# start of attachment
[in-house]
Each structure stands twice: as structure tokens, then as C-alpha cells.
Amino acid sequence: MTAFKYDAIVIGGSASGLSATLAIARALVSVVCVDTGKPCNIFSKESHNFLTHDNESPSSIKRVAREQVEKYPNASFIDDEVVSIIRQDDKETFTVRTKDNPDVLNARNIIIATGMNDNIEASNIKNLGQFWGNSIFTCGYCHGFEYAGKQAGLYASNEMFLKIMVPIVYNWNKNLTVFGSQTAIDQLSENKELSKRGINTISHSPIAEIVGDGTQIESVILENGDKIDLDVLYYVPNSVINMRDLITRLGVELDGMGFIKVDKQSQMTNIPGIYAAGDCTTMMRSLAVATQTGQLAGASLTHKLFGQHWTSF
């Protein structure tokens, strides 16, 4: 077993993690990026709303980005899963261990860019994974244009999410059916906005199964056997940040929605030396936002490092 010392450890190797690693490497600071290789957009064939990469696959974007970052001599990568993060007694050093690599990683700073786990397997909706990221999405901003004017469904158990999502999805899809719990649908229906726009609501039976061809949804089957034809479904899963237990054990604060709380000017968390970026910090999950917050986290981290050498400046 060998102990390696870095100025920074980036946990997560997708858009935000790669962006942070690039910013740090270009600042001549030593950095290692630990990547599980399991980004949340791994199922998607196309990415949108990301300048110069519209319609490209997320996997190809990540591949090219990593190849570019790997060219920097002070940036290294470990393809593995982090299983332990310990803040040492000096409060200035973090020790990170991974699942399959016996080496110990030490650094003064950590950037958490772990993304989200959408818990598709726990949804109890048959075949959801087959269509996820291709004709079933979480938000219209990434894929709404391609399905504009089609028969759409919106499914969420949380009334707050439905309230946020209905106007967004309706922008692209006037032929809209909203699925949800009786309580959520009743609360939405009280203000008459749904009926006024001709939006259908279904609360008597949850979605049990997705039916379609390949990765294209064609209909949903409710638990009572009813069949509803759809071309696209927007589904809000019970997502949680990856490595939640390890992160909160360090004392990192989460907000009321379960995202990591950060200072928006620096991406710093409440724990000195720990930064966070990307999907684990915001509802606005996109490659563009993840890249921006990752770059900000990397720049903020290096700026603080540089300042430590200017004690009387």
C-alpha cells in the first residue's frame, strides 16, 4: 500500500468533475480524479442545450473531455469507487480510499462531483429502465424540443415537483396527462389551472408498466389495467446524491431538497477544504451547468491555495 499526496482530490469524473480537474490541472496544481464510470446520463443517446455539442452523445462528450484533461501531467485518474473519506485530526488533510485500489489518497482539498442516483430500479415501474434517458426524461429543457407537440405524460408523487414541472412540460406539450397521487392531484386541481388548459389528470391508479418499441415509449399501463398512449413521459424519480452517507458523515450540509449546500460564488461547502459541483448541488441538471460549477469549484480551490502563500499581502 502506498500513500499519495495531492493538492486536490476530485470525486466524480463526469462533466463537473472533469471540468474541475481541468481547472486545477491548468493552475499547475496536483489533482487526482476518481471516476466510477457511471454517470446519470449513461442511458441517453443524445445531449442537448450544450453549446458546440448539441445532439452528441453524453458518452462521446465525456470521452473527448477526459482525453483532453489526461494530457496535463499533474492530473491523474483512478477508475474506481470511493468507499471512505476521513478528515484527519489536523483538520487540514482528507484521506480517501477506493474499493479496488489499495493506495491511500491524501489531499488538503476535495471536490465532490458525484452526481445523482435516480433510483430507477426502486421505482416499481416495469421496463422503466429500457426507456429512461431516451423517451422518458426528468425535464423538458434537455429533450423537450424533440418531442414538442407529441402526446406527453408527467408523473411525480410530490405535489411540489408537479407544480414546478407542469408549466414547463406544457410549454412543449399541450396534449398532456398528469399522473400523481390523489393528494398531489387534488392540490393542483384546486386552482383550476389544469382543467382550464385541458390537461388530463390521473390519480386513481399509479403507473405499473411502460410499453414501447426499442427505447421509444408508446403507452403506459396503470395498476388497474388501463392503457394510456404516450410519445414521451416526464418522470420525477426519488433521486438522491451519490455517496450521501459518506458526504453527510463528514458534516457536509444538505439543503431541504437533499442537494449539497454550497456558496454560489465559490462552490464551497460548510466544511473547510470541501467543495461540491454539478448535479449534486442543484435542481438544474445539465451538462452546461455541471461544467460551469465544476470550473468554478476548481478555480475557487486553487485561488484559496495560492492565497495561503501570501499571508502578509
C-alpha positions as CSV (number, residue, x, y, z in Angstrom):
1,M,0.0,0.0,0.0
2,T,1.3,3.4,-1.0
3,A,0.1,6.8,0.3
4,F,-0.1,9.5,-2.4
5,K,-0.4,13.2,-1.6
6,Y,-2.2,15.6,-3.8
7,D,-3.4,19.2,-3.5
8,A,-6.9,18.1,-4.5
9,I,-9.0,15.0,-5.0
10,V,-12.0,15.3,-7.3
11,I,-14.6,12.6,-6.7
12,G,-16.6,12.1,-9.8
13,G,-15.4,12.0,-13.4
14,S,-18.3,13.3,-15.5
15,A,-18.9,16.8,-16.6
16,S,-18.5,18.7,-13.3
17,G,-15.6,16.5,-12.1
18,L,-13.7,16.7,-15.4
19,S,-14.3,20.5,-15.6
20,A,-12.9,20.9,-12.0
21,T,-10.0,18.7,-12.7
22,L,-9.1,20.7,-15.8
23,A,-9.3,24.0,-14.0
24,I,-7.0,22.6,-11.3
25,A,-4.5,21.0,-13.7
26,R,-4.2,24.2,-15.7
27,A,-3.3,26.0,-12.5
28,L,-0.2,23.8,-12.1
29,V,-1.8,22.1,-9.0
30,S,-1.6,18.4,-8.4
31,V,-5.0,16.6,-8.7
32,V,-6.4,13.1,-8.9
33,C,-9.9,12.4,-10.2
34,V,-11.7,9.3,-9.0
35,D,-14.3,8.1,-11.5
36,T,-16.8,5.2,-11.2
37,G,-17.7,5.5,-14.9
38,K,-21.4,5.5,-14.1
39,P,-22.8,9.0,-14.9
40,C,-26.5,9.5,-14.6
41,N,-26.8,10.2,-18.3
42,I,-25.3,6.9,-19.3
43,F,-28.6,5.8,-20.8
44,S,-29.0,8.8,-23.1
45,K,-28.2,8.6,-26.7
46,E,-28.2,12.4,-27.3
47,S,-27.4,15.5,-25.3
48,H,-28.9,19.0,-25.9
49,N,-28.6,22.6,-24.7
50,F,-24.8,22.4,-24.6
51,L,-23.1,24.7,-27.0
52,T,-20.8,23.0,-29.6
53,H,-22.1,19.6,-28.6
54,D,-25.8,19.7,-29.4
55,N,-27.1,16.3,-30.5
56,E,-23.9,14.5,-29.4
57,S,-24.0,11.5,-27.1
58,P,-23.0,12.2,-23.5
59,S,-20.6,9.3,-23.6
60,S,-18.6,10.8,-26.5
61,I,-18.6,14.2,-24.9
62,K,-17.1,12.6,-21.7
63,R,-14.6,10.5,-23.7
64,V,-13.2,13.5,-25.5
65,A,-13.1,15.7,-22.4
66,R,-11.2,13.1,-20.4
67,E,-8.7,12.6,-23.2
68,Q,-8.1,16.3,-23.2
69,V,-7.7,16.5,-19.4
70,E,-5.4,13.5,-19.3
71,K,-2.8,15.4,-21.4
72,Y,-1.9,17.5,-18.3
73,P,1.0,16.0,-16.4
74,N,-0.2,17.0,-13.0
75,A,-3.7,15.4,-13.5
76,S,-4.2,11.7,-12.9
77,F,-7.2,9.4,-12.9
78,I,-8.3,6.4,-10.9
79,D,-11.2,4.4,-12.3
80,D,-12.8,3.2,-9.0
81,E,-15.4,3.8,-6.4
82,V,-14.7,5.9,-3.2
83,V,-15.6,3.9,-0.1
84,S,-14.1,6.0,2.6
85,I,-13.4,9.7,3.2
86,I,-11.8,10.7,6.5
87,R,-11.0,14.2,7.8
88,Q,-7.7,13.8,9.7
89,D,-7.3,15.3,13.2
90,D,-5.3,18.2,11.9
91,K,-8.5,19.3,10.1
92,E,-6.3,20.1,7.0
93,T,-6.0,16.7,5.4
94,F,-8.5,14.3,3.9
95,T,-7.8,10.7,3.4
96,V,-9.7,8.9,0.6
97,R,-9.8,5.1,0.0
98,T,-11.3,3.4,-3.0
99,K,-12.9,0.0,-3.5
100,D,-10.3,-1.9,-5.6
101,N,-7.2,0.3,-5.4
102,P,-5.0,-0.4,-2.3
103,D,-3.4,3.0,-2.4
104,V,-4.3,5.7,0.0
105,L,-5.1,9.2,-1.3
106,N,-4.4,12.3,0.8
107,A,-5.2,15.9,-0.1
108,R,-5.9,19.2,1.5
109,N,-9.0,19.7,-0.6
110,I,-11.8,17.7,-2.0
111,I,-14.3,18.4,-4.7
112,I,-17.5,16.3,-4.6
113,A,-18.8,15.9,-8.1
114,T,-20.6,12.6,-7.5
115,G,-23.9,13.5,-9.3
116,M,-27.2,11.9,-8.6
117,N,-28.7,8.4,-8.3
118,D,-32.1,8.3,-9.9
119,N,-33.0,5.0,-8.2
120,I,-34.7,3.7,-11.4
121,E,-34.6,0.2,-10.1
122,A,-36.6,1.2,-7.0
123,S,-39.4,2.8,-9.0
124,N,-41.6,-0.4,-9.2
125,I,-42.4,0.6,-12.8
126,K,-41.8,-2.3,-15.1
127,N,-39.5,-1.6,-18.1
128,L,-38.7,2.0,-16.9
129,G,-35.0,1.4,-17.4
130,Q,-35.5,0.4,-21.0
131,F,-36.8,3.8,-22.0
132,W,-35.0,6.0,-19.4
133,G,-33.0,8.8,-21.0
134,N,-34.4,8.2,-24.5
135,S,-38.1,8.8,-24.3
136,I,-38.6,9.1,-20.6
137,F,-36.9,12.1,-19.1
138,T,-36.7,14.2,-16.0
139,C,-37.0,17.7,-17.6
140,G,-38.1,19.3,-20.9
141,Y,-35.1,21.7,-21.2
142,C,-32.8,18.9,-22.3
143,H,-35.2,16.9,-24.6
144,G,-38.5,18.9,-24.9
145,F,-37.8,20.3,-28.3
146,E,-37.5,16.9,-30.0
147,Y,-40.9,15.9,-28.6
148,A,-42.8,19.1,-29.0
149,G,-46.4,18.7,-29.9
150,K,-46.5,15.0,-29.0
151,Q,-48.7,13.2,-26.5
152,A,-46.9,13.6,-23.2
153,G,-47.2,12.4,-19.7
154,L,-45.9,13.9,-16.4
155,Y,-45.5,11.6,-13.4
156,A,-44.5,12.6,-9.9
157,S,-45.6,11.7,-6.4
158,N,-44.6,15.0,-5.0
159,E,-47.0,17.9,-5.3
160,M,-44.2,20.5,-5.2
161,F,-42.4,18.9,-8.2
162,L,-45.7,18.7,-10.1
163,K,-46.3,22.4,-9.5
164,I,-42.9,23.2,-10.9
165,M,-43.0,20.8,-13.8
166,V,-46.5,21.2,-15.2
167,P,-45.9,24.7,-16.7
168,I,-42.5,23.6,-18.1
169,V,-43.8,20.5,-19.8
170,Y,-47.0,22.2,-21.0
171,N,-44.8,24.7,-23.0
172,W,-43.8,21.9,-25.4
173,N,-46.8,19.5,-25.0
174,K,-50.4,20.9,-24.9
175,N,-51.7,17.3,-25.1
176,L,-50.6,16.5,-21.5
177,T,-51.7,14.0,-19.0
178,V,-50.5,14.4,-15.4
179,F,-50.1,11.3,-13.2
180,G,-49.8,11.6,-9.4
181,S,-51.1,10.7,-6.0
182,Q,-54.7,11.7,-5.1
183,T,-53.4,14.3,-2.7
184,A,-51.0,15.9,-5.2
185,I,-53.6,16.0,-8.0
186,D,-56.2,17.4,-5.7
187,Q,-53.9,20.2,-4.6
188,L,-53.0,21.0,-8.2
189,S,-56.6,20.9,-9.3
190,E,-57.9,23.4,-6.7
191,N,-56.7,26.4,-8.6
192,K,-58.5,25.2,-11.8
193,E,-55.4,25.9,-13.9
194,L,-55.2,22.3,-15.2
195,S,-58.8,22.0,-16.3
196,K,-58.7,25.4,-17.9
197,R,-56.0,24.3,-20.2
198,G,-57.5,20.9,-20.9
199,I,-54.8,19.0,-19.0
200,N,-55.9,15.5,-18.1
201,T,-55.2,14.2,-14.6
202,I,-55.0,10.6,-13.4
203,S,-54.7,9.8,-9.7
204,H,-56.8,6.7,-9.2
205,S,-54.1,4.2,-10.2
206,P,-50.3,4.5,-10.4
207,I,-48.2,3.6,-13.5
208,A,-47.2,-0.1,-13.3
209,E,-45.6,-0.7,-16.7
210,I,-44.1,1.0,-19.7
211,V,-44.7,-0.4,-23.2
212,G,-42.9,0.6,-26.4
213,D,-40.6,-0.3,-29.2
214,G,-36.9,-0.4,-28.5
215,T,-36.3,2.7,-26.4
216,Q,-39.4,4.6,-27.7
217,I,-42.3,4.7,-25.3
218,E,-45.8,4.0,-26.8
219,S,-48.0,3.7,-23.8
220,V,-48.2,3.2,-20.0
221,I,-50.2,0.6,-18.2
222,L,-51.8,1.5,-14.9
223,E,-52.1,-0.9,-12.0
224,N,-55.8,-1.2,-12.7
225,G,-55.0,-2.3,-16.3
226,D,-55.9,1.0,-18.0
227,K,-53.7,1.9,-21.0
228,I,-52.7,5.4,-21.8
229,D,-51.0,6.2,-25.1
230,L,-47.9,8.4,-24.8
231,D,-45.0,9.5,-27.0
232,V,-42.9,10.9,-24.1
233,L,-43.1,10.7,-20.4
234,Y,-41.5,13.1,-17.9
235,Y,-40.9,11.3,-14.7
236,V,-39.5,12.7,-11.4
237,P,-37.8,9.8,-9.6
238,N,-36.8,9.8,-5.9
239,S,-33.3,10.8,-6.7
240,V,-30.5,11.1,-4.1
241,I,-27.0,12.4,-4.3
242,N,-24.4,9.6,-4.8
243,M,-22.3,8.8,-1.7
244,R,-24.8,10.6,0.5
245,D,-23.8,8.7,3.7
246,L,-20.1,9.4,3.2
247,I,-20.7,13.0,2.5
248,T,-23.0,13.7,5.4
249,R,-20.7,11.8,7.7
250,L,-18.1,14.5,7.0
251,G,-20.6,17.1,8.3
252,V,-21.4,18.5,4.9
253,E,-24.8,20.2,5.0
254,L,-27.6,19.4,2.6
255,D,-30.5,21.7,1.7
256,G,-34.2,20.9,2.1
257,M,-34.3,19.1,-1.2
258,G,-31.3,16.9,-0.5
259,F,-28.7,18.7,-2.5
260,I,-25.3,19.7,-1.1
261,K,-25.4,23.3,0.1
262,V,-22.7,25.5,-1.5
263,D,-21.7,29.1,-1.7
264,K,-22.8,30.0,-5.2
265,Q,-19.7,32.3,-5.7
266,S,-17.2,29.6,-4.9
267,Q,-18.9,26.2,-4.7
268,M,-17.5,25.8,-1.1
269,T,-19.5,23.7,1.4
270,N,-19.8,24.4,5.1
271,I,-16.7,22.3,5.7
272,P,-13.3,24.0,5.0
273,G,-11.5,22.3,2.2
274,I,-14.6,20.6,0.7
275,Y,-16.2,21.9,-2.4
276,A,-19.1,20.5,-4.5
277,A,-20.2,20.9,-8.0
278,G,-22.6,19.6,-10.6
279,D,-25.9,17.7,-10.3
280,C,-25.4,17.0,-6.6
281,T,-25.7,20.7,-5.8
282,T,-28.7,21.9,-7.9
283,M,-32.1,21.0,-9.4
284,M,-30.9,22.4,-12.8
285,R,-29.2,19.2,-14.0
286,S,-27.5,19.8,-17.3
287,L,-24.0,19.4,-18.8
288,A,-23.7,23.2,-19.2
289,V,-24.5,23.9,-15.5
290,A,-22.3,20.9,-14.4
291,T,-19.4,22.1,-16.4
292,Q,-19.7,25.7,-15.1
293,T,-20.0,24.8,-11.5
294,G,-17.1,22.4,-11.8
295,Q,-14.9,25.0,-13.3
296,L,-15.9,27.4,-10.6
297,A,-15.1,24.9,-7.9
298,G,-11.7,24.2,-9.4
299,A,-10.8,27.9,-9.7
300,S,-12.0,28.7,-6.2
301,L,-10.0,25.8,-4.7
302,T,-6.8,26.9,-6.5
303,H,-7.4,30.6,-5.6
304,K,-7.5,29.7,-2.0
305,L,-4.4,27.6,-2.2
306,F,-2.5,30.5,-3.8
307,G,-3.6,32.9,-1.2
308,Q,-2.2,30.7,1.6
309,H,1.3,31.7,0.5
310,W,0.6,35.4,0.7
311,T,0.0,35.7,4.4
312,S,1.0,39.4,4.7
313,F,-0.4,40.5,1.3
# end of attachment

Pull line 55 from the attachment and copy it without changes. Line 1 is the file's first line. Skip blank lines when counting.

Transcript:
49,N,-28.6,22.6,-24.7